On Friday I followed the fruit blossoms up Old Gravenstein Highway up to Sebastopol, CA (pop 8,000), where The Post Carbon Institute is based.
Present were the Institute’s founder and executive director Julian Darley, co-director Celine Darley, along with authors Richard Heinberg (The End of Oil, Peak Everything) and Daniel Lerch (Post Carbon Cities).
We had tea in the local energy farm garden surrounded by a quarter acre of food-sunlight-energy-soil experiments, including an ethanol distiller and apple press. Chickens clucked in their pen and mosquito fish swam in the caputured rainwater reservoir. The garden epitomizes a sort of working lab for how communuities can achive greater self-reliance in the face of global climate change and energy volatility.
We discussed how Common Curernt and the Post Carbon Institute can collaborate on our visions of a more sustainable future. Daniel has been leading up work with North American cities on oil-depletion protocol, while Common Current has worked with regions, the State of California and national governments on creating frameworks for green cities.
Besides the challenge of climate change, government, businesses and citizens need to prepare for scarcer resources, namely crude oil, which has risen more than four times in price the past few years. For the first time, even Goldman Sachs and UBS energy analysts, automotive companies and the McNeil Lehrer show are mentioning the “P” word–peaking oil.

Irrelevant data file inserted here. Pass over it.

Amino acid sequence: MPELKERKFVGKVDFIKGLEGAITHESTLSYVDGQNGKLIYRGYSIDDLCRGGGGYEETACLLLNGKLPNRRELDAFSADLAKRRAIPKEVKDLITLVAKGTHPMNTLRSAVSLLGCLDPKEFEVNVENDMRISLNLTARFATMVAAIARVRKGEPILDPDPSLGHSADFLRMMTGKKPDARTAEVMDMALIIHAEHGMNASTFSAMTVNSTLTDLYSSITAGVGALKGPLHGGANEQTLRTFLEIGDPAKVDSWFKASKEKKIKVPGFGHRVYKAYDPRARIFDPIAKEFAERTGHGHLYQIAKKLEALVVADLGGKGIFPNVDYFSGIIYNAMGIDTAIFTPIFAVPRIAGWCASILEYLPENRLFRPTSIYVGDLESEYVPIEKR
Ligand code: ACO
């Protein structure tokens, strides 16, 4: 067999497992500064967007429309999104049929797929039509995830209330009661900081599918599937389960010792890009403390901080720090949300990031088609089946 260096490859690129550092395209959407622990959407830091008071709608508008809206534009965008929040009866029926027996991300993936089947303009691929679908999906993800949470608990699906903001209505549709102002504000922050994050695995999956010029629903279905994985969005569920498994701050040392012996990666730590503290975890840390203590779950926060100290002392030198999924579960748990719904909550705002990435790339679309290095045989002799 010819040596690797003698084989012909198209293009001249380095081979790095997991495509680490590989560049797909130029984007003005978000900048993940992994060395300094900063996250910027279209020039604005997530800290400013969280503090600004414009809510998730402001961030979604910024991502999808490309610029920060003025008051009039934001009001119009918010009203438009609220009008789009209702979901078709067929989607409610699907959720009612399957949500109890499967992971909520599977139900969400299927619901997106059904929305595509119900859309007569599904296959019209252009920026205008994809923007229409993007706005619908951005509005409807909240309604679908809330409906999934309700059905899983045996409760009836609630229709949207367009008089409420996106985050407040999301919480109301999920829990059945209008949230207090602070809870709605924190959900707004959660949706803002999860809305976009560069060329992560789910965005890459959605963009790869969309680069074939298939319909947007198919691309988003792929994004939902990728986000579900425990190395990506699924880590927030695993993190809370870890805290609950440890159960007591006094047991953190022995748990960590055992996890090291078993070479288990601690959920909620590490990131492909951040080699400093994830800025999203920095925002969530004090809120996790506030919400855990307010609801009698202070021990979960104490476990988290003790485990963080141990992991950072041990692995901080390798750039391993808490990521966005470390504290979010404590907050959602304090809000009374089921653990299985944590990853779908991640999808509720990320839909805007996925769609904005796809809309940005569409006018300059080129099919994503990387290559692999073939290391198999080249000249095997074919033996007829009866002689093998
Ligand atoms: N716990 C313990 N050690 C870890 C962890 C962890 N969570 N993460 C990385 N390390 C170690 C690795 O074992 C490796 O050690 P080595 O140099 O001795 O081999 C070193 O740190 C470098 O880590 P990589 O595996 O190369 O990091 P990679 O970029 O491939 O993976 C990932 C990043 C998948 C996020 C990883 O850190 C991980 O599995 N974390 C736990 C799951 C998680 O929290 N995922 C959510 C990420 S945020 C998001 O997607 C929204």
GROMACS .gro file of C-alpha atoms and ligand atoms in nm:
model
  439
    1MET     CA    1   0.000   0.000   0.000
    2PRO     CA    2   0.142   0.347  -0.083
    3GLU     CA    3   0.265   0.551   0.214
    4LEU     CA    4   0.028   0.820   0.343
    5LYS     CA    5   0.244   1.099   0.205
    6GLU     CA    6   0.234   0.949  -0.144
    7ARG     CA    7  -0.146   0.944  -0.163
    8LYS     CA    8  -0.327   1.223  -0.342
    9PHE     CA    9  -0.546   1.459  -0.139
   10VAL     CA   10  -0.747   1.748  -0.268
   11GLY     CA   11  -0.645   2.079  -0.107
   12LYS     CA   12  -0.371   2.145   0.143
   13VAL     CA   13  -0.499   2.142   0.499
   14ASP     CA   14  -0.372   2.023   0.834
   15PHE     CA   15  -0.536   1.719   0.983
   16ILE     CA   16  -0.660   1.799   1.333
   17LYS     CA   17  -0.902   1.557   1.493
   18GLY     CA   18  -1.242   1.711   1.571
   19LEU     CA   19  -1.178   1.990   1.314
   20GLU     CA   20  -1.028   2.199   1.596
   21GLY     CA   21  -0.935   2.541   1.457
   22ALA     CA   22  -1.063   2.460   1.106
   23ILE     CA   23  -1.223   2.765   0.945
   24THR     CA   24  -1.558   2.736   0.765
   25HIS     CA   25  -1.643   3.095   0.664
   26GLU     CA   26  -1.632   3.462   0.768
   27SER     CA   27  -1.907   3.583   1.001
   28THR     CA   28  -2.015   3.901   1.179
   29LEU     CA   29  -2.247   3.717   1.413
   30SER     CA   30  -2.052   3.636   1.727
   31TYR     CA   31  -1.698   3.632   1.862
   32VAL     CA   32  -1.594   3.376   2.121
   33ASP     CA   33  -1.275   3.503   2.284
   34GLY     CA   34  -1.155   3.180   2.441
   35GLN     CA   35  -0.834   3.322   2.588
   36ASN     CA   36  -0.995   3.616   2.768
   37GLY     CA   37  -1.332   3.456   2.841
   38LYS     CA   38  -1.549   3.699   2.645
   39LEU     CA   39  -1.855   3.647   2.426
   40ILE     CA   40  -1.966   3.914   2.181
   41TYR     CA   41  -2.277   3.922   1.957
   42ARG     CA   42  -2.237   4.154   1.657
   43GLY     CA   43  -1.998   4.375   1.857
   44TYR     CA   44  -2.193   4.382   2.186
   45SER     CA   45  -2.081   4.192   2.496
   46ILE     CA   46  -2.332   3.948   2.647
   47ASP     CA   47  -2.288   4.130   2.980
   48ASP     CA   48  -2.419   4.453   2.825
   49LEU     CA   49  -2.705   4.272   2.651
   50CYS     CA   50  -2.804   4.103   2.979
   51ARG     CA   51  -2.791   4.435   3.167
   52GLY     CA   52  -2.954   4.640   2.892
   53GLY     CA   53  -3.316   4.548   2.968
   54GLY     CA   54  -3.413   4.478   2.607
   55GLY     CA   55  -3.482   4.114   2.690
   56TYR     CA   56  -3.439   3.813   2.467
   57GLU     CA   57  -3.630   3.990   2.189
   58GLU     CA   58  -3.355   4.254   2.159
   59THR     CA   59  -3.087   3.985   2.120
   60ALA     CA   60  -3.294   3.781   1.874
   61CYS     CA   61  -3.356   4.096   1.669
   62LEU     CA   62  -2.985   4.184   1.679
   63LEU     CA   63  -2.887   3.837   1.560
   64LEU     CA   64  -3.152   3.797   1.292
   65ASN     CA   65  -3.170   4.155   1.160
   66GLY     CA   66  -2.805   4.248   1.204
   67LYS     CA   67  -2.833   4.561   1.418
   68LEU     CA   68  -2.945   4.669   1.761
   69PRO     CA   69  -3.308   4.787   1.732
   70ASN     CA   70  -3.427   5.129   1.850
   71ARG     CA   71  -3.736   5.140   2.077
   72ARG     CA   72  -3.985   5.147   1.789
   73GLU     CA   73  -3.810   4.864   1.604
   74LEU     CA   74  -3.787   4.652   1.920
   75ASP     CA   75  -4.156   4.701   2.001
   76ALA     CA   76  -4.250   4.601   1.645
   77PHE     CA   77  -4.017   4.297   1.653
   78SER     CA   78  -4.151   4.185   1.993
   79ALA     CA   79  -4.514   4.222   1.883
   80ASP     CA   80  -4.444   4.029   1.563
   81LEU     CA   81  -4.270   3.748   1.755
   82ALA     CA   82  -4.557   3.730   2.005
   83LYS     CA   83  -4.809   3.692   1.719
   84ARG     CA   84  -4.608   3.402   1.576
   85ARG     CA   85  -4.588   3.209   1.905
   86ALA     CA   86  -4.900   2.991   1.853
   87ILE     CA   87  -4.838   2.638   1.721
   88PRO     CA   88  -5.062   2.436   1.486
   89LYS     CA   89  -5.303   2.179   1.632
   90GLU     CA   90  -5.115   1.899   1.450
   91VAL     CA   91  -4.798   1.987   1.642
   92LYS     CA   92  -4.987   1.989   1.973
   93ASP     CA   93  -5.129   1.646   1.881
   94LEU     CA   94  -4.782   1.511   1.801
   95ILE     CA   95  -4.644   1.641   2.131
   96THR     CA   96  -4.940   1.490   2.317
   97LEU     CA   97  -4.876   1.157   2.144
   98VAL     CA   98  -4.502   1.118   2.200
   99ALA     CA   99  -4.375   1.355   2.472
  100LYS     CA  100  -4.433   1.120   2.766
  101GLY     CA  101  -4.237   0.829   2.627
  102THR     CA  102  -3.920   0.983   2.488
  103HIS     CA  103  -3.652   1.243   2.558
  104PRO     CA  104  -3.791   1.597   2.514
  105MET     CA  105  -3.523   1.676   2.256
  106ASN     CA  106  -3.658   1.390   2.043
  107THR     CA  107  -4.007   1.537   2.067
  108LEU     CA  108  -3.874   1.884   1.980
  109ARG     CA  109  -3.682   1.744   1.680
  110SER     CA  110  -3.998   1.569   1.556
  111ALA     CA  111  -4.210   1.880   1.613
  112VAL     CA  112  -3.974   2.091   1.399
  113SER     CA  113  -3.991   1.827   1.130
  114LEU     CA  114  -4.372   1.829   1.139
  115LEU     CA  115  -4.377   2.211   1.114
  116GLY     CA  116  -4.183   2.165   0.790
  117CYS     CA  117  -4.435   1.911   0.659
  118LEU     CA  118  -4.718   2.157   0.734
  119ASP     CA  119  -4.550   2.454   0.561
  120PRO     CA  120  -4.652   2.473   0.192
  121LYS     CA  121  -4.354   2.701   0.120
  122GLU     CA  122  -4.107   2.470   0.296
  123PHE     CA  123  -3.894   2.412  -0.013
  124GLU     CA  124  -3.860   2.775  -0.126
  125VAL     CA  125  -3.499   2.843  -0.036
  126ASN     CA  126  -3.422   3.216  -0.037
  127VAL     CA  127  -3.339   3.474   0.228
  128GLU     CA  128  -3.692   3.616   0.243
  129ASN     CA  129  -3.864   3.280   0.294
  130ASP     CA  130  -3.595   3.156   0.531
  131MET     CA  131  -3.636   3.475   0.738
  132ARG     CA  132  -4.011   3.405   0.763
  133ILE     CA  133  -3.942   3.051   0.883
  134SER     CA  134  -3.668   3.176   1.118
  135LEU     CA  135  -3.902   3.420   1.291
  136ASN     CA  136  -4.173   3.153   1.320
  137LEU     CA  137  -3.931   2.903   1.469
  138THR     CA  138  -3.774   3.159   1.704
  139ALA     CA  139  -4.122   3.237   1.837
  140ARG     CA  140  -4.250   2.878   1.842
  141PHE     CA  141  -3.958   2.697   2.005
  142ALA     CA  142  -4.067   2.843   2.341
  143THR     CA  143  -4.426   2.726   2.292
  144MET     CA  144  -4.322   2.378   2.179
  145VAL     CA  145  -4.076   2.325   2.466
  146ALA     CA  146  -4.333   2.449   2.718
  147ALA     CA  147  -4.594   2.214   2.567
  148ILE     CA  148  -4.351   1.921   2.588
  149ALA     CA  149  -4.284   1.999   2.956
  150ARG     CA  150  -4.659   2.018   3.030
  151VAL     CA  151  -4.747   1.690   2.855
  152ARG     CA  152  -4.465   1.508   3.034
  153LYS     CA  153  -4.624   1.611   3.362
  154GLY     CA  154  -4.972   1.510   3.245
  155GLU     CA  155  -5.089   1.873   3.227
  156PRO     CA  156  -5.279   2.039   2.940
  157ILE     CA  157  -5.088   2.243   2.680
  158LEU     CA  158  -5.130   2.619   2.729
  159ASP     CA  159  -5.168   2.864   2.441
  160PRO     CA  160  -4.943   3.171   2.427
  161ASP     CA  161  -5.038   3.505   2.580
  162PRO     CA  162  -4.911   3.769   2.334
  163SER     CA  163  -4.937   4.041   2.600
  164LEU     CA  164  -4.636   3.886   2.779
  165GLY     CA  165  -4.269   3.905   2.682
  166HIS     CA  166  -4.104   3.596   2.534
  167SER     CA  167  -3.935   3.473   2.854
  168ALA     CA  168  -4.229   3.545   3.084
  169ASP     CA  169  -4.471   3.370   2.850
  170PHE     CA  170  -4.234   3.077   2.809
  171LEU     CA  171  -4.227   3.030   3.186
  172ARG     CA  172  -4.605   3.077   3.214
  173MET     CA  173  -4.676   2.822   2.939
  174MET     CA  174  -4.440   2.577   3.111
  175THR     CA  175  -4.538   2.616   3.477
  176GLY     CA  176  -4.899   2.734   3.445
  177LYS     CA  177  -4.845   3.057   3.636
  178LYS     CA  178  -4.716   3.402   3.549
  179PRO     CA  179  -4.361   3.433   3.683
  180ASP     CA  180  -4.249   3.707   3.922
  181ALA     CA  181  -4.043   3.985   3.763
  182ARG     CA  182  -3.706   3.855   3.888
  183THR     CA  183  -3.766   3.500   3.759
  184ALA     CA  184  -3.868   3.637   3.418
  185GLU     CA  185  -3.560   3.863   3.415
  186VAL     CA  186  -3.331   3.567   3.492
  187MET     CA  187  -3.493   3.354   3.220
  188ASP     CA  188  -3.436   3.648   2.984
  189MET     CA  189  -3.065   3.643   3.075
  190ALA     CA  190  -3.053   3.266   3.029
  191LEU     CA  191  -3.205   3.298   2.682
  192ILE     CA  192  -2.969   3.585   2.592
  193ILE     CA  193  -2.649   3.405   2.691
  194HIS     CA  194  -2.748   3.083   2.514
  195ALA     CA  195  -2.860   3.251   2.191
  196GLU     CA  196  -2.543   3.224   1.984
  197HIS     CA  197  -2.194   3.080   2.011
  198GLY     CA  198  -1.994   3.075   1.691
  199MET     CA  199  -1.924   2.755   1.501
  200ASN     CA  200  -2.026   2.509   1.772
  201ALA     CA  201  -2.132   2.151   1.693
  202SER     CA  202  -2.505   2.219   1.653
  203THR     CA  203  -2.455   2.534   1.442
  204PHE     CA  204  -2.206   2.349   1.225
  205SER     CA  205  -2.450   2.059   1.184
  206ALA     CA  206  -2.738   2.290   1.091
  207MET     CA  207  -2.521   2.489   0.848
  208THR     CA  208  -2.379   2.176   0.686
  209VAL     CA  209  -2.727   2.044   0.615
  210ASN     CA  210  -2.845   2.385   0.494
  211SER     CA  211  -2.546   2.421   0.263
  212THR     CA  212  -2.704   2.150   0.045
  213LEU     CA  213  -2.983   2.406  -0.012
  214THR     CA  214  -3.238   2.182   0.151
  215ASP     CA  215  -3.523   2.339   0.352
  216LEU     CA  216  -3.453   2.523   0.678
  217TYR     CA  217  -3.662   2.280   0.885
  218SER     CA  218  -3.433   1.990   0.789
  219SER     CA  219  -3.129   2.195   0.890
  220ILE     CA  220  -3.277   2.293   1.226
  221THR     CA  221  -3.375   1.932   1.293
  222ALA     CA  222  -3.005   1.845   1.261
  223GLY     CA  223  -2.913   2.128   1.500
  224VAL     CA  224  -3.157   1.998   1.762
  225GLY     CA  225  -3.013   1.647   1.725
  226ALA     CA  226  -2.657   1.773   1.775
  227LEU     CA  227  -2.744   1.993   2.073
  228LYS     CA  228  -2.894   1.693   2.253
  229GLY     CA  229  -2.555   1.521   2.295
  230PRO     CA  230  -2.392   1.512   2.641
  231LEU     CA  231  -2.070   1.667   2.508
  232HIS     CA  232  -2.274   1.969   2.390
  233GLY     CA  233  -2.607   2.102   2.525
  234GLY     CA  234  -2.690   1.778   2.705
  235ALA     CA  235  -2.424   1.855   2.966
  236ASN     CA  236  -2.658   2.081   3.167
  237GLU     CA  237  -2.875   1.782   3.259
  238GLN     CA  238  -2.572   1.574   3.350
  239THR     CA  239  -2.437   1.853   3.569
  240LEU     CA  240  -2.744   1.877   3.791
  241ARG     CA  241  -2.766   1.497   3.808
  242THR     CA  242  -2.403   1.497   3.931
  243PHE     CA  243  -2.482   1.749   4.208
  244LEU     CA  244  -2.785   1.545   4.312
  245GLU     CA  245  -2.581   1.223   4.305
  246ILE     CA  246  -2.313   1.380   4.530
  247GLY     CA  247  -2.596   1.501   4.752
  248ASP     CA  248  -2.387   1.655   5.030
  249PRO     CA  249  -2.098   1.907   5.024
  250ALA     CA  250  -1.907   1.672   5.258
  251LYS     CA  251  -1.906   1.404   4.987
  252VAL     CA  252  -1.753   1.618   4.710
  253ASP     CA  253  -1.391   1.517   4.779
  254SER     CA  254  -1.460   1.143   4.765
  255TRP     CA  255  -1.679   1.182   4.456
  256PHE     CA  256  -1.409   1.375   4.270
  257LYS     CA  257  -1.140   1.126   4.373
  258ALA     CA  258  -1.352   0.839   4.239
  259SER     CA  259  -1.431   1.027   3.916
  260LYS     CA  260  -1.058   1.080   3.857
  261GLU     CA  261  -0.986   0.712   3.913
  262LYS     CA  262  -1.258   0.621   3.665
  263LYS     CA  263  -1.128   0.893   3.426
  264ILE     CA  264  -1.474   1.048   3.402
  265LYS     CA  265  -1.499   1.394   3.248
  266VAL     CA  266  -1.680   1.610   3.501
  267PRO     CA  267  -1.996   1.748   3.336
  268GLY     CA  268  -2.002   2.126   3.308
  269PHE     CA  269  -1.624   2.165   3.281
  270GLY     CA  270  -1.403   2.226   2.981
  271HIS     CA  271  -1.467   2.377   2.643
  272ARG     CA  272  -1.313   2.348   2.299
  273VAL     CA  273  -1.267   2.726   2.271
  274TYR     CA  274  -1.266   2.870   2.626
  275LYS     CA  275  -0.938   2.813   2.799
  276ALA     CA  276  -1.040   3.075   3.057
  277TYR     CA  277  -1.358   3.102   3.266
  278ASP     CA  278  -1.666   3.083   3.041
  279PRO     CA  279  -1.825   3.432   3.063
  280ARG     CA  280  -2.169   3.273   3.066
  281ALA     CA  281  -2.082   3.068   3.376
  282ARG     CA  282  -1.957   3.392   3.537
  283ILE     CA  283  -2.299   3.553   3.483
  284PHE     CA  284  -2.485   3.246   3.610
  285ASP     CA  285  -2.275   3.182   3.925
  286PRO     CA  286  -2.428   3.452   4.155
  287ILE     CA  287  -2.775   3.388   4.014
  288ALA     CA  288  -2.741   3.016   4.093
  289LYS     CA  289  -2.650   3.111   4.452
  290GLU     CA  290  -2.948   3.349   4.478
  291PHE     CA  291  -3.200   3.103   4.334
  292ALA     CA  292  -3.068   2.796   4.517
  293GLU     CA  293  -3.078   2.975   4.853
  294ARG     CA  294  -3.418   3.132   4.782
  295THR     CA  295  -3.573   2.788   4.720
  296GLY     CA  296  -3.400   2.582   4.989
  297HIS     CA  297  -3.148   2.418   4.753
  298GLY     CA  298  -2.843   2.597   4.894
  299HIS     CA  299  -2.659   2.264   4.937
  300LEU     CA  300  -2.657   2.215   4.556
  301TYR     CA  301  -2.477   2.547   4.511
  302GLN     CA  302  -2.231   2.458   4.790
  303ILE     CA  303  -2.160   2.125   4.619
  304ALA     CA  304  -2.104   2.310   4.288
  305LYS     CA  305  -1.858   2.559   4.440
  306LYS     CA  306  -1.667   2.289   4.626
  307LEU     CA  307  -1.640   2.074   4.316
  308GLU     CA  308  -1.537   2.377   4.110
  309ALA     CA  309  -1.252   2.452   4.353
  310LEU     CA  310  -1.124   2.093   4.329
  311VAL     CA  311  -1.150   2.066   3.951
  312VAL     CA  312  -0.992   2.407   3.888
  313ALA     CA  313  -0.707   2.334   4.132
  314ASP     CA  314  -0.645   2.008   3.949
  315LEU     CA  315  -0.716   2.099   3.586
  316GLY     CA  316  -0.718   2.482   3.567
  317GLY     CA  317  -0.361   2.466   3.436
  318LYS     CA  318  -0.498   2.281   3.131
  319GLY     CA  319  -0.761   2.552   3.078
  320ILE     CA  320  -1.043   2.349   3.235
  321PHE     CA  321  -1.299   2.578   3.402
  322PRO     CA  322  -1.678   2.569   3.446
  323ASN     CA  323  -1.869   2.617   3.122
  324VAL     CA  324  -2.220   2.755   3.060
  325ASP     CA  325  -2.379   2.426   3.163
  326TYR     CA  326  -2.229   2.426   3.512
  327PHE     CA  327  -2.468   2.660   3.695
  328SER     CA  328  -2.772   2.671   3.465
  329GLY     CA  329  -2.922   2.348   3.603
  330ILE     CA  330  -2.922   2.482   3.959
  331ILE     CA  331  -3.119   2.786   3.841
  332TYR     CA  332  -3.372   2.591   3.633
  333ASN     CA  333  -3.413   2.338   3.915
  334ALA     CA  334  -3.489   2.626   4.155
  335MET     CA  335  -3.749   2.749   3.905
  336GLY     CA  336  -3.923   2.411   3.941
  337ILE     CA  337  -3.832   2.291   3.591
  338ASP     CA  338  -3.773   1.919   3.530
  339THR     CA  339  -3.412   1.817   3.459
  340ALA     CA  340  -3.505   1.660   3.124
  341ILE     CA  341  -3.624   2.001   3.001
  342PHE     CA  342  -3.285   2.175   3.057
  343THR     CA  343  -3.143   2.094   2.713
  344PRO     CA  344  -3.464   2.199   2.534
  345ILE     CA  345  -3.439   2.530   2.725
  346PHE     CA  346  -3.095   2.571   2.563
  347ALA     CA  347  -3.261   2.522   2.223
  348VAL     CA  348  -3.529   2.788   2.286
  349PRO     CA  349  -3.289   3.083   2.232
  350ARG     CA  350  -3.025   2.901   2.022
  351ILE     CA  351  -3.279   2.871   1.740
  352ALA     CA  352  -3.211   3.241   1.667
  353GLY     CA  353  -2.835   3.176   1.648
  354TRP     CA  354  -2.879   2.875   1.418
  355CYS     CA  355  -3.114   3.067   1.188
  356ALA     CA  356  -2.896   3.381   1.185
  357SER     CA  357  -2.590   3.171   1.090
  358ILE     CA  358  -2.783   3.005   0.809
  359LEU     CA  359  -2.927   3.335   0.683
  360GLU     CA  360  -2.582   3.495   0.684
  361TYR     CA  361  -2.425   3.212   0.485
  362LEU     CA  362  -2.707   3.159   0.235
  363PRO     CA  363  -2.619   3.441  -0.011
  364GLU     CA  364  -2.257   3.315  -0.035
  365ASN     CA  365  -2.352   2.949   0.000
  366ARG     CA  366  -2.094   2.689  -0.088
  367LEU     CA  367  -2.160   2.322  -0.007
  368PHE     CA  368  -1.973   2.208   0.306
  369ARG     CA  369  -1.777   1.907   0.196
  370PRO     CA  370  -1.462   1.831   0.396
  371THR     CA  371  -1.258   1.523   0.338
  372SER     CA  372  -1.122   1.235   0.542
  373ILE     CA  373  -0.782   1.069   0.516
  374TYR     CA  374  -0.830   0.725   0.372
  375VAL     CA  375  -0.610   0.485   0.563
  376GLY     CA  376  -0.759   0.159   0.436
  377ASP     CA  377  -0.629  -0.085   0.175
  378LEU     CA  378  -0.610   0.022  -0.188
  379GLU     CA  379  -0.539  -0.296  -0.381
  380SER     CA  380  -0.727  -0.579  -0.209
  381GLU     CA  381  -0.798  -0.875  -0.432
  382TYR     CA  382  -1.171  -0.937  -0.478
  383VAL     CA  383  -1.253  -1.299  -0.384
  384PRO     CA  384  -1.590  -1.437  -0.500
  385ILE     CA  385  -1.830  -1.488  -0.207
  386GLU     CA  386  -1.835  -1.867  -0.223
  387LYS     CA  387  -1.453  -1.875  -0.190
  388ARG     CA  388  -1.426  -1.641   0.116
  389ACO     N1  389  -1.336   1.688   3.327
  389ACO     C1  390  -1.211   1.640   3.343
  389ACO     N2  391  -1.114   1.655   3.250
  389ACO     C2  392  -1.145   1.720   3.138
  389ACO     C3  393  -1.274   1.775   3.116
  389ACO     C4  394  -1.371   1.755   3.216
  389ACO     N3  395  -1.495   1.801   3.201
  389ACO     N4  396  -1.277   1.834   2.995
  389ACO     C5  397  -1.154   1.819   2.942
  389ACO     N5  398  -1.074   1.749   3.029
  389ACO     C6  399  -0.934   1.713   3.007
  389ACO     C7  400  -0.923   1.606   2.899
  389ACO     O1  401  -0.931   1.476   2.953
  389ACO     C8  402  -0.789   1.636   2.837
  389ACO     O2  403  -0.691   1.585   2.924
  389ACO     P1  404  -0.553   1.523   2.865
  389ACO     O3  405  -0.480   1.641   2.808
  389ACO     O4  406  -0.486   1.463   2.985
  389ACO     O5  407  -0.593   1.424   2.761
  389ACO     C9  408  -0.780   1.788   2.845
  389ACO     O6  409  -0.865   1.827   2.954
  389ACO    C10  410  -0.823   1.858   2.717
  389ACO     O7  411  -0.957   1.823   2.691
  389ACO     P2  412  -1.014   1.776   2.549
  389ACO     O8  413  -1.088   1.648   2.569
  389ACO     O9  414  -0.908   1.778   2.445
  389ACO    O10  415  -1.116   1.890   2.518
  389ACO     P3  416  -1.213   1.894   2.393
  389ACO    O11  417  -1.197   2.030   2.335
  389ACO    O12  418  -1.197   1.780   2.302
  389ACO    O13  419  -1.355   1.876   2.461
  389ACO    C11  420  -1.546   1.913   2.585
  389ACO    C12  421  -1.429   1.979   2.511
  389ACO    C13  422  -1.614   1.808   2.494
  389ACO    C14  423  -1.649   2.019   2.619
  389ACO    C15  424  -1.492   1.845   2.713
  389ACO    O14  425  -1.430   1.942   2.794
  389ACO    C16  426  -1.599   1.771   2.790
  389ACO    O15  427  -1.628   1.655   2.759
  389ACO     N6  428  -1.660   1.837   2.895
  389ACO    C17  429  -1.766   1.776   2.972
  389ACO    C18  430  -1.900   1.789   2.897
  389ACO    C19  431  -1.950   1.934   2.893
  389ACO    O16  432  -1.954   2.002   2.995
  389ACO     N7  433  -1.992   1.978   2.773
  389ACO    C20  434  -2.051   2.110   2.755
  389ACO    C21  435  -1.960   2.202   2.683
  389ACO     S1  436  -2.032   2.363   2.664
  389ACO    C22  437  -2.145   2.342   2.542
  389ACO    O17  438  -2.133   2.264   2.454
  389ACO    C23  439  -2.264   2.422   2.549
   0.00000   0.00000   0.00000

The Post Carbon Institute’s energy garden is one response to figure out how a society responds to the diminishing availability of the economy’s key resource. More critical has been the institute’s development of Relocalization Networks.
The Relocalization Network is composed of more than 170 grassroots groups and affiliate organizations all over the world. Consider Willets (CA) Economic Localization, which includes an inventory of how the Northern California town is preparing for greater energy and food security, to the Grateful Gleaners, wich last year picked four tons of unwanted fruit and distributed it to schools, senior centers and food distribution centers.
PCI has also started a fleet of carbon-free carsharing in Sebastopol. Julian took me for a spin in two different electric vehicles, one parked in front of the local energy farm, and one in the driveway of a former Sebastopol mayor. All he had to do was wave a fob over a transponder in the dashboard to get access to the cars, which were being partially charged through solar energy panels.
Banish thoughts of isolationist hippie back-to-the-landers–the Post Carbon Instutute is more an internet savvy organization with 20 employees, a book publishing arm and a carefully researched framework for new community networks and municipal mangers to plug into.
PCI and Common Current are planning how we can expand their network statewide and into Marin County, CA, where Common Current is based. We expect to make presentations to the city council of Fairfax and Sustainable Fairfax, and to get involved in county leadership efforts to develop communtiy choice aggregation for community owned renewable energy.